Firing off telegrams, Leopold mapped a plan to intercept Stanley on his way home and lure him to Brussels. In Alexandria, where the explorer stopped for a few days, the king arranged for someone to plant the idea with Stanley while he was the guest of honor at a dinner on board a yacht carrying former U.S. President Ulysses'S. Grant. Then, for the next step in his courtship, Leopold turned for help to an American friend in Brussels, General Henry Shelton Sanford. It was a brilliant choice: with Stanley so eagerly passing himself off as American, who better to appeal to him than a high-born countryman?
General Sanford was eager to take on this glamorous mission for Leopold. Born to a wealthy Connecticut family, he had been appointed by Abraham Lincoln as American minister to Belgium, and had stayed on after his eight-year tenure ended. He and his wife, a famous beauty much younger than he, entertained lavishly at their turreted, three-story country house outside Brussels. With his stovepipe hat, gold-headed cane, pince-nez, and handsome chestnut mustache and beard, Sanford was a familiar figure in the city's highest social circles. He had never been a soldier, however; the "General," as well as the sword and blue-and-gold uniform he wore for some years, were rewards for his having given a battery of cannon to an infantry regiment during the Civil War.
Sanford had invested in American railroads and Western real estate and in huge citrus orchards and other enterprises in Florida, giving the town that sprang up to house their workers the name of Sanford.* But, as with his military rank, Sanford's prowess as a financier was less than met the eye. He had the elegance of someone who had grown up with a fortune but not the shrewdness needed to make one, and he lost money on everything he touched. He never recovered the large sums he put into a series of odd patents—for a wool loom, a new type of whiskey still, and a little box designed to lubricate railroad car axles with water instead of oil. A silver mine in Nevada and a zinc mine in Arkansas proved disastrous. A Minnesota railroad went bankrupt. His cotton crop at a South Carolina plantation was devoured by caterpillars.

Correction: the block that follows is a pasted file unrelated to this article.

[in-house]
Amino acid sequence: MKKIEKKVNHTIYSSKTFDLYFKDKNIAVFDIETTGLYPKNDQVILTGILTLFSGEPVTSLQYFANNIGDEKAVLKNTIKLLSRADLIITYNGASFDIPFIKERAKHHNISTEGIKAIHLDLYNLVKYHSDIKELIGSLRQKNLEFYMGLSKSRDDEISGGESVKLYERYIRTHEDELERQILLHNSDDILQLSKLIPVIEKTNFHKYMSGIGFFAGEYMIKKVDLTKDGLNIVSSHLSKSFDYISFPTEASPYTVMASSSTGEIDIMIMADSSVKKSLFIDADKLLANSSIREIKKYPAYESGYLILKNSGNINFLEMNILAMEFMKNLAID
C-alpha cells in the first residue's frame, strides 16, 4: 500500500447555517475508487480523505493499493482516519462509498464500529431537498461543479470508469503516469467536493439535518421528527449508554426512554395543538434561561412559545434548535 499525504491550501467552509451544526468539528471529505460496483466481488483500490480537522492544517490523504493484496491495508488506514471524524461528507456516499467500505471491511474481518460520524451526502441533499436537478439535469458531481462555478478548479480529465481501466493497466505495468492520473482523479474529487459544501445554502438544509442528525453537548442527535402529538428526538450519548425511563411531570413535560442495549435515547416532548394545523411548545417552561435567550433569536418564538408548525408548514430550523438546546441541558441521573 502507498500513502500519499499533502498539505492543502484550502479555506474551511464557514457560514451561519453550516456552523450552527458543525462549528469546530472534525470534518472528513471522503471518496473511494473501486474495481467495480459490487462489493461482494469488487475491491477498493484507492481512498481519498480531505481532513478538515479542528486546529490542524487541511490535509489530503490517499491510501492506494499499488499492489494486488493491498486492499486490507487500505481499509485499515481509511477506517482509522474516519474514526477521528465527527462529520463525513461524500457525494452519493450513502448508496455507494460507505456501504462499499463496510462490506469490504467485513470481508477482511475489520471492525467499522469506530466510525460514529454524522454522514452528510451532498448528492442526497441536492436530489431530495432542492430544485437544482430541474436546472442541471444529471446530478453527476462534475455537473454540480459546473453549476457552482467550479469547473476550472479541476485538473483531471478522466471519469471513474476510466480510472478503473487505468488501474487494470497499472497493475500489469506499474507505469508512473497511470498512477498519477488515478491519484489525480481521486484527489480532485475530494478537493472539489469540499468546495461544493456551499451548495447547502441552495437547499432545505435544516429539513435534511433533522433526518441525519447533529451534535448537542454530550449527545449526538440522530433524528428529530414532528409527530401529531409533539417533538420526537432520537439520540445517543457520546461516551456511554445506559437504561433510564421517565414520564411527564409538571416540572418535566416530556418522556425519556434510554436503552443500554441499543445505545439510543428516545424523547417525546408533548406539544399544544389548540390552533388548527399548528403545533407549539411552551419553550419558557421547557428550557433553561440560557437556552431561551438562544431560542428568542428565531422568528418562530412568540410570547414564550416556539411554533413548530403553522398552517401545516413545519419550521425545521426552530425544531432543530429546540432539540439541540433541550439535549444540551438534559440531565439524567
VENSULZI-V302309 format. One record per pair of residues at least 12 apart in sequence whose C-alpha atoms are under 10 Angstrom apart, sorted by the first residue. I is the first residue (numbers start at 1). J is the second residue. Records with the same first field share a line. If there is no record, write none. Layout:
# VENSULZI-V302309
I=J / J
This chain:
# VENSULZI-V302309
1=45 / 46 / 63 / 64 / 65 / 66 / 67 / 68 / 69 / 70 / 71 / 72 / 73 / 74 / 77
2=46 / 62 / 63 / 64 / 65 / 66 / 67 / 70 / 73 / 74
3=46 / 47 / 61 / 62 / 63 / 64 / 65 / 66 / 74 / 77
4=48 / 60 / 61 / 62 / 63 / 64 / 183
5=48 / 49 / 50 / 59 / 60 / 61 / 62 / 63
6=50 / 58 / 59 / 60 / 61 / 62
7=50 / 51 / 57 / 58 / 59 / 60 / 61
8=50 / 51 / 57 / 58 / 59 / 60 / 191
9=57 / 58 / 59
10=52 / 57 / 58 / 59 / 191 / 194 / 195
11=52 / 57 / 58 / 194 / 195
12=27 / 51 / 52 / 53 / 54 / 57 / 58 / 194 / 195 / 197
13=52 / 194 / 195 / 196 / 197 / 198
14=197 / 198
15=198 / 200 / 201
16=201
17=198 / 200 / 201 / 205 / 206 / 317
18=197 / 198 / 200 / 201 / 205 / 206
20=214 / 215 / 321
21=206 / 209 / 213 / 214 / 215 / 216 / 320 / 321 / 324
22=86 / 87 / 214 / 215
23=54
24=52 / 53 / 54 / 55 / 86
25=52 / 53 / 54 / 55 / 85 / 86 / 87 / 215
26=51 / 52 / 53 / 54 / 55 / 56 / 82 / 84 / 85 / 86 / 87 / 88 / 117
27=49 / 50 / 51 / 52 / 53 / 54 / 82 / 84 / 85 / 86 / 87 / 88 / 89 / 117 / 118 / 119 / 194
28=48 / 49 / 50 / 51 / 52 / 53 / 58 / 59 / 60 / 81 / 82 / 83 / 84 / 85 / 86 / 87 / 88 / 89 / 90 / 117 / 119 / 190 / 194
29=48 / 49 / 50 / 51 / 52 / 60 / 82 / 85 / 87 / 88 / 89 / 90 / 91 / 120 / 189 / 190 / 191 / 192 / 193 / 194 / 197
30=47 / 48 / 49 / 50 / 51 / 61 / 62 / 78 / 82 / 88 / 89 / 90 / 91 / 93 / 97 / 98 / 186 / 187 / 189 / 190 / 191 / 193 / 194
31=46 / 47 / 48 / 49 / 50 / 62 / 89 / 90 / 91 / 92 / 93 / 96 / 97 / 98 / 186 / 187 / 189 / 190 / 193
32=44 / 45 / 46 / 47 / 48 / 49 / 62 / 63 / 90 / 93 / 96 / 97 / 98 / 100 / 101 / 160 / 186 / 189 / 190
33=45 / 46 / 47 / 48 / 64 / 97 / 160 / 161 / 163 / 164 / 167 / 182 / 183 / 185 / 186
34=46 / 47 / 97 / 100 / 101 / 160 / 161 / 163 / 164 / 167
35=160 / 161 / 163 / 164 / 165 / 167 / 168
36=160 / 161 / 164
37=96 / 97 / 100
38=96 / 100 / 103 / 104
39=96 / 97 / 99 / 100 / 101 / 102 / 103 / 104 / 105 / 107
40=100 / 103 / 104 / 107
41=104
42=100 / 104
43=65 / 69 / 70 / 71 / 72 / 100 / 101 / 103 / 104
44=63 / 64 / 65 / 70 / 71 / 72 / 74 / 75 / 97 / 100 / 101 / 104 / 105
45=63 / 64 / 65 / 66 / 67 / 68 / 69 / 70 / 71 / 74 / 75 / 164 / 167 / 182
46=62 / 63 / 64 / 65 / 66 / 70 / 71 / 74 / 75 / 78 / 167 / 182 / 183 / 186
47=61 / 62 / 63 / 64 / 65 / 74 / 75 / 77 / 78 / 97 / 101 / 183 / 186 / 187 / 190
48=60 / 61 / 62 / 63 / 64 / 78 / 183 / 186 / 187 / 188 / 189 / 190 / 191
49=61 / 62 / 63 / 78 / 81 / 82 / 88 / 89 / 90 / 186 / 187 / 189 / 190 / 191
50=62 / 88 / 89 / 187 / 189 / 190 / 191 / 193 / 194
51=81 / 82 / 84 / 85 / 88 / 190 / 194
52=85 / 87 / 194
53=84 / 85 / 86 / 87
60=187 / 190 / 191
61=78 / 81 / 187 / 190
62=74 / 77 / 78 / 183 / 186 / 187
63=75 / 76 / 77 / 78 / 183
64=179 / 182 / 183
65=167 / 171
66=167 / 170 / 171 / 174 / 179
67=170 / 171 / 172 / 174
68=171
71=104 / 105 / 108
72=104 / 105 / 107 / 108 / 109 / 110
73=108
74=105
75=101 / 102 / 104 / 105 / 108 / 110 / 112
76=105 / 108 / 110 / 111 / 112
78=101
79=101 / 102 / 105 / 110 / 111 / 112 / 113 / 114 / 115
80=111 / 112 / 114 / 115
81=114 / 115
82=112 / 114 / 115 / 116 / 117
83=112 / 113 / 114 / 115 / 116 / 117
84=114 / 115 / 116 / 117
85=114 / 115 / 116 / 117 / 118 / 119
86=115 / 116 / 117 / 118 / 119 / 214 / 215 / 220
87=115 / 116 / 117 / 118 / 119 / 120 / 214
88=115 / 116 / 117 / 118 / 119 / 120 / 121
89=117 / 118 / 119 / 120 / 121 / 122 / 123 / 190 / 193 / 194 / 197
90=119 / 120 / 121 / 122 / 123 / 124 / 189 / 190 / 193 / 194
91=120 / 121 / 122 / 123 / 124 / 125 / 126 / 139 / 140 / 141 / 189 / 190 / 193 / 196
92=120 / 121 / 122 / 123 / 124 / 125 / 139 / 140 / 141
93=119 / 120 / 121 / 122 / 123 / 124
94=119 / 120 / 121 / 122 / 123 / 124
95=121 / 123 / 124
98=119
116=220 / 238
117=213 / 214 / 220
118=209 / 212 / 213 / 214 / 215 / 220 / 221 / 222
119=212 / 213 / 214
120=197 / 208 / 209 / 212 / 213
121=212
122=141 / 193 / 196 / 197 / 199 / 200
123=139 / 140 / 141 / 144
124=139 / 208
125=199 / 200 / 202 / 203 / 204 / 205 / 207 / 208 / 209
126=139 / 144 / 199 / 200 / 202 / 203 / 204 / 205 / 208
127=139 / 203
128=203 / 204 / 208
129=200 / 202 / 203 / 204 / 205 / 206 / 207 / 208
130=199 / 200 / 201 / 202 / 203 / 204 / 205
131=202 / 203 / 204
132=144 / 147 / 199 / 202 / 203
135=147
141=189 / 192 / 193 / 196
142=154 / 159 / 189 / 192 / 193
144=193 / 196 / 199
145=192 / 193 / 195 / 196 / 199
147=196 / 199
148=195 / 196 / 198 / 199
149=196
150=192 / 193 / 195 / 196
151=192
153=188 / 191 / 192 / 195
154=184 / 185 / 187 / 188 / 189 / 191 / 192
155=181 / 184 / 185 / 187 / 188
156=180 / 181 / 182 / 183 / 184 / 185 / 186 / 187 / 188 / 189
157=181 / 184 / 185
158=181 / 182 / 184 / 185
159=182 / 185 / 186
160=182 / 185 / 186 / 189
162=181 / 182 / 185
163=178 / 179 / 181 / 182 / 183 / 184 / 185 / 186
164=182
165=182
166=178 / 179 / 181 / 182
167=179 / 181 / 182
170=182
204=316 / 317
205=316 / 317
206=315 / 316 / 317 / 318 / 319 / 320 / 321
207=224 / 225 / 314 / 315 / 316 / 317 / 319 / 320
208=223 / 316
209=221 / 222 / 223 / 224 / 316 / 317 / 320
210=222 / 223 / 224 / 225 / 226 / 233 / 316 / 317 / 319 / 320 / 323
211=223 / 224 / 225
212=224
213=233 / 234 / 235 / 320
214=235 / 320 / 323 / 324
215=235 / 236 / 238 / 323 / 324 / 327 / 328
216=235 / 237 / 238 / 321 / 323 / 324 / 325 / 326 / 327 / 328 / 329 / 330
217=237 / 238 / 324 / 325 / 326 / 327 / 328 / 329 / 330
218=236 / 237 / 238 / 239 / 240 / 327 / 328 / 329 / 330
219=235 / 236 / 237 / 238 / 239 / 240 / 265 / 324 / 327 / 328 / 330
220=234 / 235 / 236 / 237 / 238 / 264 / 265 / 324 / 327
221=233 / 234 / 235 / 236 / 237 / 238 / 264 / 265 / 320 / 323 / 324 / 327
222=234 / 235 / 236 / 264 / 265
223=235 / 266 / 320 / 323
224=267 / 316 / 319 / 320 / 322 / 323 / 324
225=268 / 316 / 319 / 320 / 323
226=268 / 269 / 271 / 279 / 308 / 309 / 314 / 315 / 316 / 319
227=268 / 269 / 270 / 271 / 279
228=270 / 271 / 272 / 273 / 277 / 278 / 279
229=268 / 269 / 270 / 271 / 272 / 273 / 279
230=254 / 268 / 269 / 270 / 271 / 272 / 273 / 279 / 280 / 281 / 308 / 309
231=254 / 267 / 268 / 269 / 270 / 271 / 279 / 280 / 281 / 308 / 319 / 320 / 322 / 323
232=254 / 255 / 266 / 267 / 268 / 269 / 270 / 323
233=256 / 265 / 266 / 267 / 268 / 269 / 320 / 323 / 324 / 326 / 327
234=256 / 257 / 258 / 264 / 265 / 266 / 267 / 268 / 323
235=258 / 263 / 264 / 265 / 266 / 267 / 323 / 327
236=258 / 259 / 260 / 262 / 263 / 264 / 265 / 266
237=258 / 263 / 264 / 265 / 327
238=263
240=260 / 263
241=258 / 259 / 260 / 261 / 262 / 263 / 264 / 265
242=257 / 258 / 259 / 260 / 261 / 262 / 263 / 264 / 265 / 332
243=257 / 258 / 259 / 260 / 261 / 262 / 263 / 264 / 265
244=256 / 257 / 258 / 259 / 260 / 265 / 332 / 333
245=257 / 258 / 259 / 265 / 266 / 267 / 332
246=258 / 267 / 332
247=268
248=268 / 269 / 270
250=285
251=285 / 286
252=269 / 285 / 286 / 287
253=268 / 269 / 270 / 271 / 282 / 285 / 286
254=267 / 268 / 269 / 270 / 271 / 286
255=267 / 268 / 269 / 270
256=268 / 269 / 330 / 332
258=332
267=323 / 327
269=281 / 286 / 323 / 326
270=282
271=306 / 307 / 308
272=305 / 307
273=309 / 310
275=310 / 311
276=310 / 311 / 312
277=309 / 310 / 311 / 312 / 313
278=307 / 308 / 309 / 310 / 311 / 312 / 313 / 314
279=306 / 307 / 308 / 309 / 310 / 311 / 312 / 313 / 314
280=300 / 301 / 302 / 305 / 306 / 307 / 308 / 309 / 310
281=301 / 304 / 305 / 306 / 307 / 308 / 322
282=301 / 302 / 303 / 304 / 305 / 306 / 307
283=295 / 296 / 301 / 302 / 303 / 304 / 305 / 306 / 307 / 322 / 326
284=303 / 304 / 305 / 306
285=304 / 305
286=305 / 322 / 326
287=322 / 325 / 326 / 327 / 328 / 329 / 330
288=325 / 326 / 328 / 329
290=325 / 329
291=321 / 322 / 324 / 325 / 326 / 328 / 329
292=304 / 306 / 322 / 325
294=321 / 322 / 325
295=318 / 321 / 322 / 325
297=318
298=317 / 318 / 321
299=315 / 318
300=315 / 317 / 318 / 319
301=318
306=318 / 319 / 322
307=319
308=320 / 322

As Sanford saw his inherited fortune draining away, his connections at the Belgian court loomed larger for him. He even named one of his sons Leopold. Always a shrewd judge of people, the king understood what royal patronage would mean to Sanford, and he flattered him ceaselessly, knowing that someday he could use him. When Sanford failed in one of many fruitless efforts to win another American diplomatic post, Leopold's aide Baron Jules Greindl wrote to him, "The King is pleased that you will continue to reside among us where everyone loves and appreciates you." Like many Americans, Sanford had a fondness for royalty and Leopold valued him, he felt, in a way that his own country did not.
In January 1878, Leopold secretly dispatched Sanford and Greindl to intercept Stanley in France, where the explorer, still on his way to London, was due for another round of medals and banqueting. At the Marseilles railway station, the envoys caught up with Stanley, who was thin, ill, and exhausted, and followed him to Paris, where they formally offered him a job with the International African Association. He turned down their invitation but clearly was gratified. Always anxious about his reception in the upper reaches of society, Stanley never forgot that courtiers of the King of the Belgians—a baron and a general, no less—had sought him out on his return to Europe.
From France, Stanley at last headed home to London and a hero's welcome. Despite his claiming to be American, his heart was still in England. It was the Union Jack, he said at one banquet or white-tie dinner party after another, that ought to fly over the territory crossed by the great river. Stanley's hopes for British interest in the Congo basin rose when the Prince of Wales came to hear him talk, but all he said to the explorer afterward was that Stanley was wearing his medals in the wrong order. Already much of the world's map was filled with British dominions, colonies, and protectorates of one sort or another; with a recession at home and their hands full with various colonial crises and rebellions overseas, few Britons seemed interested in a new territory whose main transportation route was blocked by notorious cataracts.
"I do not understand Englishmen at all," Stanley wrote. "Either they suspect me of some self-interest, or they do not believe me.... For the relief of Livingstone I was called an impostor; for the crossing of Africa I was called a pirate." Nor was there enthusiasm in the United States for Congo colonization. James Gordon Bennett, Jr., in New York, now wanted to send Stanley off in search of the North Pole.
Leopold continued to press his suit. He had his minister in London invite Stanley to lunch. He sent Sanford across the Channel to talk to the explorer again. And he made sure that Stanley heard a few hints about his possibly making a deal with another explorer instead. Leopold knew his man. Five months after returning to Europe, Stanley accepted an invitation to visit Belgium.